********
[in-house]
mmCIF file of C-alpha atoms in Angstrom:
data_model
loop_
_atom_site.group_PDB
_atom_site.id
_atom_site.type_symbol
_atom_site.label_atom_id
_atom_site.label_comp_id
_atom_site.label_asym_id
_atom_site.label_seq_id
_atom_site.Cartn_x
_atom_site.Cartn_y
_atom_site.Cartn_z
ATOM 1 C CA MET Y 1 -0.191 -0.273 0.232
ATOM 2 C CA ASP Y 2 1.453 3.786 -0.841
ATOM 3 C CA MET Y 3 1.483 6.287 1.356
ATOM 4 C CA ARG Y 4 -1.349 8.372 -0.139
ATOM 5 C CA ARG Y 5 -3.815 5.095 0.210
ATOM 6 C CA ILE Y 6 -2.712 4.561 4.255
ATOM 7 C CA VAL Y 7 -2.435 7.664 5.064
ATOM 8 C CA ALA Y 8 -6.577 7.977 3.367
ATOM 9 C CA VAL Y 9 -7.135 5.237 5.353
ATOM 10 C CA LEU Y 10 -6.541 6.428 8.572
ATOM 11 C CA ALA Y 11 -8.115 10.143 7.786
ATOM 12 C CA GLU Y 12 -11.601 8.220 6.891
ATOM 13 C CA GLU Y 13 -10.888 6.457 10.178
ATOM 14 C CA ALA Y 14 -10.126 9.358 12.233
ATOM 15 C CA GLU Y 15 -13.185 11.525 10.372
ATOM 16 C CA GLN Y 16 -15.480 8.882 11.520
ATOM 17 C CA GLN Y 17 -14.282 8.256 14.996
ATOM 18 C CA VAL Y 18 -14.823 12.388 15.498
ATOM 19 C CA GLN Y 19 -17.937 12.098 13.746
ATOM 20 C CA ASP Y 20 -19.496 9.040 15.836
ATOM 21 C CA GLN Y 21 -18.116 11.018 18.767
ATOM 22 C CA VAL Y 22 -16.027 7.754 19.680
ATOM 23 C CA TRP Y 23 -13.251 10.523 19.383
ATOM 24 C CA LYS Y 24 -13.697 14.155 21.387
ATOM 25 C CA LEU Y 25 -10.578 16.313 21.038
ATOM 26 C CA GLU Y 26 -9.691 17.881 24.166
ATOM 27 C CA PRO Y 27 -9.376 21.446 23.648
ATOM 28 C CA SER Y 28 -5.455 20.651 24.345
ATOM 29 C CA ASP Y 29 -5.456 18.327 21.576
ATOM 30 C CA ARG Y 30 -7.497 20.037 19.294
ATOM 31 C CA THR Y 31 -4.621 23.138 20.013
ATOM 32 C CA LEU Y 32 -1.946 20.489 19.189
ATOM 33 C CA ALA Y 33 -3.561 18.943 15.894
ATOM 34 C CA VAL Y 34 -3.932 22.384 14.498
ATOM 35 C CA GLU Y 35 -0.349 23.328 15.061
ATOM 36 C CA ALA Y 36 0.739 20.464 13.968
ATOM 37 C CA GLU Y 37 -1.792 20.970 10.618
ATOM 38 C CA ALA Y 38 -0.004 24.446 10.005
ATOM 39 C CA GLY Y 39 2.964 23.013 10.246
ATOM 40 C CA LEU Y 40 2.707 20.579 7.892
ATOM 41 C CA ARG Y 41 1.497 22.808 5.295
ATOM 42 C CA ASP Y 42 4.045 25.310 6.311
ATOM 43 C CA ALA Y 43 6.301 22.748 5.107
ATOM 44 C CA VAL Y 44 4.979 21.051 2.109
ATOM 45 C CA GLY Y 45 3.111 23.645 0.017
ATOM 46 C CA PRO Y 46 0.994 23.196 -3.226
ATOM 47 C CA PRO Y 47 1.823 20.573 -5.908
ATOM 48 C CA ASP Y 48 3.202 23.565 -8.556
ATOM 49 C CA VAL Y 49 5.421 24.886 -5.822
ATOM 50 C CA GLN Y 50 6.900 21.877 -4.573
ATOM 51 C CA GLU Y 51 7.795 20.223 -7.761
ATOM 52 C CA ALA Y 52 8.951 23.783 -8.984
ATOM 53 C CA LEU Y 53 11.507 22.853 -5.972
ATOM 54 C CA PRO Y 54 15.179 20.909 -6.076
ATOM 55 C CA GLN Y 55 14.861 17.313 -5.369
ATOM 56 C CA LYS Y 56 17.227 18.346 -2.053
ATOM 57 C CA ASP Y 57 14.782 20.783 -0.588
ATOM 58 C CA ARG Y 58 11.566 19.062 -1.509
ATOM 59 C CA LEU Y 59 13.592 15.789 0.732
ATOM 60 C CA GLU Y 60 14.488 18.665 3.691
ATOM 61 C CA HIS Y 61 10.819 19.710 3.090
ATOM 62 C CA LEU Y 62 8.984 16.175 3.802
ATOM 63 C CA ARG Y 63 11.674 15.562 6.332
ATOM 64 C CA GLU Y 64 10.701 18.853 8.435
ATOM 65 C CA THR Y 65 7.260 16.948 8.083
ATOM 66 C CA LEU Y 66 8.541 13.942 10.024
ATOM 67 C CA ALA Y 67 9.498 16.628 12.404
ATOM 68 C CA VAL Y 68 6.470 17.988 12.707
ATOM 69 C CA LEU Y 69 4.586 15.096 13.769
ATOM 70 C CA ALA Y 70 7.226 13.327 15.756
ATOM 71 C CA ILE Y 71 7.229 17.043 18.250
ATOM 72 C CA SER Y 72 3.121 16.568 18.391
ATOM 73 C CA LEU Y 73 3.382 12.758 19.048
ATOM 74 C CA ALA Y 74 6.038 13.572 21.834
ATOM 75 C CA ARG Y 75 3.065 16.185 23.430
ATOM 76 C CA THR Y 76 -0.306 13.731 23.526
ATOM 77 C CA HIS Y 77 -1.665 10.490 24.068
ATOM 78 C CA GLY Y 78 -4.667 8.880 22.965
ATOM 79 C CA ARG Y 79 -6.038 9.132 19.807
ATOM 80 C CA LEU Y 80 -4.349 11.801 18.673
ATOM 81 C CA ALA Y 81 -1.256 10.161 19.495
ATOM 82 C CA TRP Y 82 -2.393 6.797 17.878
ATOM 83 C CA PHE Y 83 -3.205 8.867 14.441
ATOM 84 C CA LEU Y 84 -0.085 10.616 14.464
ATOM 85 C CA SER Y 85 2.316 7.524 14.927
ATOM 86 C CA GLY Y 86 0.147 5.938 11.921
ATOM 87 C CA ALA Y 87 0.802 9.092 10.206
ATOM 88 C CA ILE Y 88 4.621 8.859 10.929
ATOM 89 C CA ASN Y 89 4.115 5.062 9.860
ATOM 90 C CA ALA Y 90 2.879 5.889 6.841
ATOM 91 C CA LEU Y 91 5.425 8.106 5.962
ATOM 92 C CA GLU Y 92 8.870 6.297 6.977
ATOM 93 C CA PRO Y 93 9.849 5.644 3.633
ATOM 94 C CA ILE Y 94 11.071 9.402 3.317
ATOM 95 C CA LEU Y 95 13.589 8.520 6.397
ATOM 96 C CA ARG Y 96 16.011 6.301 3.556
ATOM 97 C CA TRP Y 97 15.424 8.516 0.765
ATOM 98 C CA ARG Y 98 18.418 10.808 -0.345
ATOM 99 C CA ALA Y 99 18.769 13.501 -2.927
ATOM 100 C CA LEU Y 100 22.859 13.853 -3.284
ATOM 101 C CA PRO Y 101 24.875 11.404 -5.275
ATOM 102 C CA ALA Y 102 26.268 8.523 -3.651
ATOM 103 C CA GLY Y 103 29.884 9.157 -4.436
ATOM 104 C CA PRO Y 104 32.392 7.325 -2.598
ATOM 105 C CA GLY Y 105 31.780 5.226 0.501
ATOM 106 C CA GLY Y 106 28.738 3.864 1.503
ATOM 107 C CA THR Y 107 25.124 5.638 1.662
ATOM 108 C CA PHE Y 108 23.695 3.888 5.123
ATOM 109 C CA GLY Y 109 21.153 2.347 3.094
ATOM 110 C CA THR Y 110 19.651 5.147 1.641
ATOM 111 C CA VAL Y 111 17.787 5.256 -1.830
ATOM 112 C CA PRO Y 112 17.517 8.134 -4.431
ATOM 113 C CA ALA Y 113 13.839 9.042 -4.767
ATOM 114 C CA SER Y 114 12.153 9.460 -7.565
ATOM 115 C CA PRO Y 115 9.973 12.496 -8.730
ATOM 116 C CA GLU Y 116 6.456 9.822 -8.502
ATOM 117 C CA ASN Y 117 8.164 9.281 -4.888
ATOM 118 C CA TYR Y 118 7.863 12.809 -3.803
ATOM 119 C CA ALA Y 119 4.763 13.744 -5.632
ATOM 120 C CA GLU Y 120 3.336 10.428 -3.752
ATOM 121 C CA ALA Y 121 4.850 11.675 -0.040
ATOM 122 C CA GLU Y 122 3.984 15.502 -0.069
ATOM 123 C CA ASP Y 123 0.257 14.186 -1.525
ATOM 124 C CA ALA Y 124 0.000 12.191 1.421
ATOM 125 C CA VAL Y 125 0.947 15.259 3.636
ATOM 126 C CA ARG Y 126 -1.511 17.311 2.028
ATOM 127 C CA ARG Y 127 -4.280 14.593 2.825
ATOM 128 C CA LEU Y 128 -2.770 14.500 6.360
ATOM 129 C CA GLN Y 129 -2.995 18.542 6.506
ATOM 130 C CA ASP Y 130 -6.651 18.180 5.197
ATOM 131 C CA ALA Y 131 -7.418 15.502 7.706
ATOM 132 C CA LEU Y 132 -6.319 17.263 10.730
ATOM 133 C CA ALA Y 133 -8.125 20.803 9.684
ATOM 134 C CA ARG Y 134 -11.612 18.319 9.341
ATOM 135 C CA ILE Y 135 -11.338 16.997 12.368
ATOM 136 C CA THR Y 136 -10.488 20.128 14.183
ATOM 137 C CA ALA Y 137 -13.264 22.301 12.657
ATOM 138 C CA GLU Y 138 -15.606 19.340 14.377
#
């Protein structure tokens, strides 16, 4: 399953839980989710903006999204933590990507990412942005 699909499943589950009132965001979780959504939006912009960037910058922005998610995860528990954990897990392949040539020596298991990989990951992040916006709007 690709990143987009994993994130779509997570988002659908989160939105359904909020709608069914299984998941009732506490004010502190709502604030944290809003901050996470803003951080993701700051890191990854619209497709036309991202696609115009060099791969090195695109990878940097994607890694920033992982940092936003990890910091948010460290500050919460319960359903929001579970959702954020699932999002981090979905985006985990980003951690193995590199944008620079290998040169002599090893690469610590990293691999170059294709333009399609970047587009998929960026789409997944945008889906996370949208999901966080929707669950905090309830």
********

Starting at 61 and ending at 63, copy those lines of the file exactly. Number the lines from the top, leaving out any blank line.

ATOM 47 C CA PRO Y 47 1.823 20.573 -5.908
ATOM 48 C CA ASP Y 48 3.202 23.565 -8.556
ATOM 49 C CA VAL Y 49 5.421 24.886 -5.822